A Most Valuable Medium ? The Remediation of Oral Performance on Early Commercial Recordings
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|No. of pages:||238 pages|
|Illustrations:||10 Halftones, black & white|
Between 1895 and 1920, the United States saw a sharp increase in commercial sound recording, the first mass medium of home entertainment.
As companies sought to discover what kinds of records would appeal to consumers, they turned to performance forms already familiar to contemporary audiences?sales pitches, oratory, sermons, and stories. In A Most Valuable Medium, Richard Bauman explores the practical problems that producers and performers confronted when adapting familiar oral genres to this innovative medium of sound recording. He also examines how audiences responded to these modified and commoditized presentations.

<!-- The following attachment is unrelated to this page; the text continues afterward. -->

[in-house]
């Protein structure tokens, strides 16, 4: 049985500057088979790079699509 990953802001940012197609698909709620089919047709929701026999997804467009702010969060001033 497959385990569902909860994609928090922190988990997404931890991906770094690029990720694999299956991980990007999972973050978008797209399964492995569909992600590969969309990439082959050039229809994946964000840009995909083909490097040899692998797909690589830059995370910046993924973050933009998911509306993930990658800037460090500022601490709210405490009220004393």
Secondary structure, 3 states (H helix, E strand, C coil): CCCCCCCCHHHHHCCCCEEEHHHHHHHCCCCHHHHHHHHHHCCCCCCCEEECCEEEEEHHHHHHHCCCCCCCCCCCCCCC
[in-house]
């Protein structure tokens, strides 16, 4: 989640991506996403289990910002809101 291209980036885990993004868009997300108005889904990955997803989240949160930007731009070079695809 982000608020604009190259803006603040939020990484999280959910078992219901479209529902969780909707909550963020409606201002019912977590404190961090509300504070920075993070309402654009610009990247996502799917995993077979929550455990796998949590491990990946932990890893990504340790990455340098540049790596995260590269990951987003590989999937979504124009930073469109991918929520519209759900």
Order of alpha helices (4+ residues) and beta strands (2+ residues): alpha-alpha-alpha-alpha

Featuring audio examples throughout and offering a novel look at the early history of sound recording, A Most Valuable Medium reveals how this new technology effected monumental change in the ways we receive information.
Bauman is a master of his craft. A Most Valuable Medium enables us to benefit from his vast accumulated knowledge and insights as he explores the early world of phonographic recordings of spoken genres, from street-corner sales pitches to country store tall tales. His is a decidedly important contribution to understanding the rise of broadcasting, which has been widely assumed to begin with the advent of radio in 1920. It is also a major contribution to our understanding of the discourse processes of decontextualization and circulation that are central to the constitution and maintenance of modern public spheres.